a. Not all students get placed (happily, at least): To scratch that obvious bit out, not everyone gets placed even at top b-schools (so if some college that you have not heard of boasts about 100% placements, you know what to do). There sometimes exists a gap between the expectation and the actual placement that someone is offered. So technically, an offer has been made but it is not exactly up to the mark with regard to what one might have thought of before joining the institute. In these cases, the students look for opportunities on their own or the placecom assists them in case there are fresh companies who are interested even after the formal process is done. To be brutally honest though, not getting placed has got a lot to do with the profile of a candidate and the amount of effort s/he puts into improving it while at the said b-school. Companies coming to the campus have high expectations when it comes to the quality of the candidates. Of course if someone is below average when it comes to the CV (past academics, work experience, positions of responsibility, extra curriculars), there needs to be something to make up for it
b. The academic rigour is insane: A lot of students dream about getting into an IIM. To be honest, many of these don’t make it. The ones that do will probably be shocked on the very first day looking at the quality of their peers (at least I was, and I knew a thing or two about b-schools when I joined FMS). Although peer learning is a real thing, the sheer brilliance of at least a few people is enough to blow one away or even bring an inferiority complex. Competing with these people for a GPA/quiz/competition/PORs is insanely exhilarating. As one my friends from IIM A used to say, if you are even thinking about calling it a day and sleeping at night before a quiz/exam, you have simply walk up to your window and count the number of lights that are on
c. Placement figures are inflated though they are on technically solid ground: Not all companies give out official offer letters with CTC/designation/joining date mentioned in bold type. While auditing (internal/external), you cannot show/account for something that you haven’t received. Invariably, the companies that come at the fag end of the placements are the ones that do not have formal processes in place and so, the lower salaries are generally missing while calculating the average placement figures. Hence the inflated average. Plus the CTC is bound to be inflated by components/allowances/joining bonus/one time education assistance/taxes/other payables and so, your actual in hand will generally be around 2/3rd of what your CTC says
d. B-school politics: As the popular quote goes: ‘Power corrupts; absolute power corrupts absolutely’. Well, it is notthatbad and is generally used as an excuse by people who don’t do well at their institute but it does exist a bit. Committee heads, placecoms, student body heads are all powerful enough to take autonomous decisions and impact the way in which learning occurs in mild terms at the very least. Add to it the elections/selections for competitions/committees and so, you can’t exactly rub someone the wrong way. I am pretty sure that the student body structure at any of the top b-schools would be solid and won’t misuse their powers but the possibility still exists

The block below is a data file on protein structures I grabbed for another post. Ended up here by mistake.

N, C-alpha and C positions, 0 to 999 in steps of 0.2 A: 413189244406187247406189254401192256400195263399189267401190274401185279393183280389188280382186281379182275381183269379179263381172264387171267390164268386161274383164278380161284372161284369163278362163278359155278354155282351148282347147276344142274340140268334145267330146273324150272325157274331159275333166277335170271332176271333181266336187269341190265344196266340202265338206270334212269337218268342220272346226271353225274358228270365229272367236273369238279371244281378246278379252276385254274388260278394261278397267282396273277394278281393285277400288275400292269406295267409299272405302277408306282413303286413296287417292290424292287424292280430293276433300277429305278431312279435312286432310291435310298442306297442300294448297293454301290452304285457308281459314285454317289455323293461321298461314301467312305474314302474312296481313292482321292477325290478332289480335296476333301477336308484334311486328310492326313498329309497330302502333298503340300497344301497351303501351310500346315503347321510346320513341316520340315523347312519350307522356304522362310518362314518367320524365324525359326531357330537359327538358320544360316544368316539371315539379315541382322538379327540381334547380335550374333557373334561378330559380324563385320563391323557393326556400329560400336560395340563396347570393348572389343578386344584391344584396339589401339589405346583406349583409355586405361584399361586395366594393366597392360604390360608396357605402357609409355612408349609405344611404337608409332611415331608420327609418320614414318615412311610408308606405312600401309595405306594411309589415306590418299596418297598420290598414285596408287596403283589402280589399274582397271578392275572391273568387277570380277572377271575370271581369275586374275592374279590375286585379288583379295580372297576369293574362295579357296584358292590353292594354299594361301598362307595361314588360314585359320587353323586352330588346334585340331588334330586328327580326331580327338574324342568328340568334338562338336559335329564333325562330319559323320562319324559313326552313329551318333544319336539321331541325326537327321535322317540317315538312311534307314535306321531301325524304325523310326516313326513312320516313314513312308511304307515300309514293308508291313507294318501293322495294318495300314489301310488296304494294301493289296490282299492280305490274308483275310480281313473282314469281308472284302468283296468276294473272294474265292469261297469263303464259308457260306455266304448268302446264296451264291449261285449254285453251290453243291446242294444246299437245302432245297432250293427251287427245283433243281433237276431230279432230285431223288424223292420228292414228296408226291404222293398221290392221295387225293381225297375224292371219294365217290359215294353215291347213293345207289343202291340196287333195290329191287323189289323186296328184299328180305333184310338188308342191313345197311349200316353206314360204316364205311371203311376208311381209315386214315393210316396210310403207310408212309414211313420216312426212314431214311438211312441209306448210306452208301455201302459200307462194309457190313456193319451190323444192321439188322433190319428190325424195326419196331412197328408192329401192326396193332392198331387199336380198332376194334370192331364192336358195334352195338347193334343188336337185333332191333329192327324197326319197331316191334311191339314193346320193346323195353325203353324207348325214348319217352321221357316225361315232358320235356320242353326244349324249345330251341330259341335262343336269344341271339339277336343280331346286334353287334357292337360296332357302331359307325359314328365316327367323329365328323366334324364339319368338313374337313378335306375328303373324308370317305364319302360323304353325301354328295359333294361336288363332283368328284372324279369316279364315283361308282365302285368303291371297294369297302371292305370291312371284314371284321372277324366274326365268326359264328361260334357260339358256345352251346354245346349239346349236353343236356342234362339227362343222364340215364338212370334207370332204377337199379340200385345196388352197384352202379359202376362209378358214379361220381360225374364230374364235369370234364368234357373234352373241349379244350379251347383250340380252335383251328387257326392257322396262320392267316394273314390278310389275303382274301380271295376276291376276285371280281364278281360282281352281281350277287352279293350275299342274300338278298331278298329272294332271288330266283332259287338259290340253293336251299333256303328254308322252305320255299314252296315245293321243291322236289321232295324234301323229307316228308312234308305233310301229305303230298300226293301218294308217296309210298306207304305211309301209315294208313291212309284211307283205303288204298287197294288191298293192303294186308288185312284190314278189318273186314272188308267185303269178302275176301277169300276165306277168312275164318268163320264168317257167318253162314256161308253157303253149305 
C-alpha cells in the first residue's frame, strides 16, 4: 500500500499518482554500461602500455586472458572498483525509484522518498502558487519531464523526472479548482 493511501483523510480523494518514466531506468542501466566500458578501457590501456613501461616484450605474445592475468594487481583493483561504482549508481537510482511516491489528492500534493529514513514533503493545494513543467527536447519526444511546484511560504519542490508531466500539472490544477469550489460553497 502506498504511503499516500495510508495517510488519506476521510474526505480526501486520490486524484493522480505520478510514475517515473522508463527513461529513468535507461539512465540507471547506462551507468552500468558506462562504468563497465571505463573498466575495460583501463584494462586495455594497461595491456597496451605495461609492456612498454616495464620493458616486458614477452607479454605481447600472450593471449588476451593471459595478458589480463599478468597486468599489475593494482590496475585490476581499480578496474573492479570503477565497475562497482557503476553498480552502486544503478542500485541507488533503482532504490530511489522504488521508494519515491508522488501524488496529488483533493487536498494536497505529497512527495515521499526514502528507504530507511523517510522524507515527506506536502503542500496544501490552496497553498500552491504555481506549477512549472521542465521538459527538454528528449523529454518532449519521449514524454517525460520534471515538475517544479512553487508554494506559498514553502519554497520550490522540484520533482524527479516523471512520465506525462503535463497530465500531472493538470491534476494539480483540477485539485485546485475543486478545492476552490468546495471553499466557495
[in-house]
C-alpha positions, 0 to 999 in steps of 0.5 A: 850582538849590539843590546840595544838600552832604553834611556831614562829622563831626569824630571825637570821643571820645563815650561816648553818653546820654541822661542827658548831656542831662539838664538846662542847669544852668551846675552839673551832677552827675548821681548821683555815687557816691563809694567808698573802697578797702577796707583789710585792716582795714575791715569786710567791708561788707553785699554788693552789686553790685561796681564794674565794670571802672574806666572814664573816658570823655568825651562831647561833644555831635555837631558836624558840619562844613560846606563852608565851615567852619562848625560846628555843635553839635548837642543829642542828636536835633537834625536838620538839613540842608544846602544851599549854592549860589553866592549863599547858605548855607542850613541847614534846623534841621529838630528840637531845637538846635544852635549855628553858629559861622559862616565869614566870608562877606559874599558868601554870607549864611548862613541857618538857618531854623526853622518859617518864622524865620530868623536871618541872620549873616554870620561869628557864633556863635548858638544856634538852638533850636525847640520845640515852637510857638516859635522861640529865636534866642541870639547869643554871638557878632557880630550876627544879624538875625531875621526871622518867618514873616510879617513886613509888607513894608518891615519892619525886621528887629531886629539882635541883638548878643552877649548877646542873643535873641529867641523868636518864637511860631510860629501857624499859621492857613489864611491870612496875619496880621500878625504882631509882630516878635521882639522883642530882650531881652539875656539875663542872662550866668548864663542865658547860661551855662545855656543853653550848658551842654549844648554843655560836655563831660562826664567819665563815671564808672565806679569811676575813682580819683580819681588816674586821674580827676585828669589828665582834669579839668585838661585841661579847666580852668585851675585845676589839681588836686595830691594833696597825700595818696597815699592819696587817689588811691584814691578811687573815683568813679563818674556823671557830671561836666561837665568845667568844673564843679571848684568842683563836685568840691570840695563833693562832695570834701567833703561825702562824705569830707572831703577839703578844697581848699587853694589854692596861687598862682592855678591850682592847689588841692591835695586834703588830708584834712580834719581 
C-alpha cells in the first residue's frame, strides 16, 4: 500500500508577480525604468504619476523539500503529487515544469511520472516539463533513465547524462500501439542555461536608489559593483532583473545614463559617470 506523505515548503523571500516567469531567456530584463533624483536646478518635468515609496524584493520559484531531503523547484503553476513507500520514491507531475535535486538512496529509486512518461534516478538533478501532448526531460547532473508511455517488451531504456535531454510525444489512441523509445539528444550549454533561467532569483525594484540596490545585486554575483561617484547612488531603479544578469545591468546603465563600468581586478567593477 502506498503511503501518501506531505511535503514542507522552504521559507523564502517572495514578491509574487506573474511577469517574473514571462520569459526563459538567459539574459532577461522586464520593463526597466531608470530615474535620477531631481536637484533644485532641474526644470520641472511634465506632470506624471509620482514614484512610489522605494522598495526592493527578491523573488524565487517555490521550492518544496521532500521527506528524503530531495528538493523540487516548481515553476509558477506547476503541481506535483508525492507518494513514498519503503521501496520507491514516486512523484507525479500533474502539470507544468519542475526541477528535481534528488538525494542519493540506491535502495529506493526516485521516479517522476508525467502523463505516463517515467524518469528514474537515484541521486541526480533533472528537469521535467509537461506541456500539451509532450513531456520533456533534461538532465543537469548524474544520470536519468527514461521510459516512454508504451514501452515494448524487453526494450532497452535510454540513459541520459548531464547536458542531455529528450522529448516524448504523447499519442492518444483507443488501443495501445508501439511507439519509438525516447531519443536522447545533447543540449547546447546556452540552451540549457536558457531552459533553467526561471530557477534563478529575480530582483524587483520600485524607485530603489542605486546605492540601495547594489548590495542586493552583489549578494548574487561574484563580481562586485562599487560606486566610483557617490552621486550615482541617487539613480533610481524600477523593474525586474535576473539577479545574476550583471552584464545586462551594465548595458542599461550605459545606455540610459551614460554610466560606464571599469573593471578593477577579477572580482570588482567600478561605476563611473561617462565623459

e. Not everyone makes it to MBB and friends: Considering the batch size of the top institutes, hardly 5 - 10 % would make it to the big consults and roughly 20 - 30 % would get into the dream companies. If someone has a vanilla profile of sub 80 in 10th and 12th and sub 70 in graduation, the only solace that person might find in is the fact that s/hecan applyto the top few companies. There is a problem of plenty for the first few recruiters and if one has an average profile, one has to be probably lucky to even get an interview shortlist from the first few companies on campus
f. ROI is a grossly misunderstood concept: A lot of time, students feel the need to obsess about (average package) : (course fees) and call it ROI. The basic argument against this is: are you going to stop earning after one year? Are you going to spend money on fees every year now onwards? Nope, right? There is much that is added to your profile and personality in those 2 years that will not be tangible. You have stories to tell for life, are branded and gain general respect in the society. The day you make it to an IIM or any other top b-school, you cease to be ordinary (in most instances) in the eyes of your families/friends. So, if someone tells you that someone is not keen on the IIMs solely because of the fees, it is probably a case of sour grapes more than anything else. Plus, from what I know, IIMs aren’t exactly heartless when it comes to someone being unable to pay the course fees. They will assist one in every way they can and if it comes to that, one can always go for a student loan
g. Fun: I am sure people would have heard about the legendary parties and culture at the IIMs (the old ones at least). Almost every IIM grad I have interacted with has been an absolute riot and it is fun hanging out with these people. The entire process of getting into the institute is more about enjoying what you do and being able to speak out about yourself confidently and it shows. If you are expecting the serious, reserved type who won’t say much unless you prod him/her, you will probably be wrong most of the time
Having said that, almost all these things are fairly common at other tier - 2/tier - 3 b-schools and you don’t even get the opportunities to express yourself as you would at the top b-schools. So, the positives highly outweigh the negatives which makes the decision of taking up an IIM/equivalent b-school a no brainer.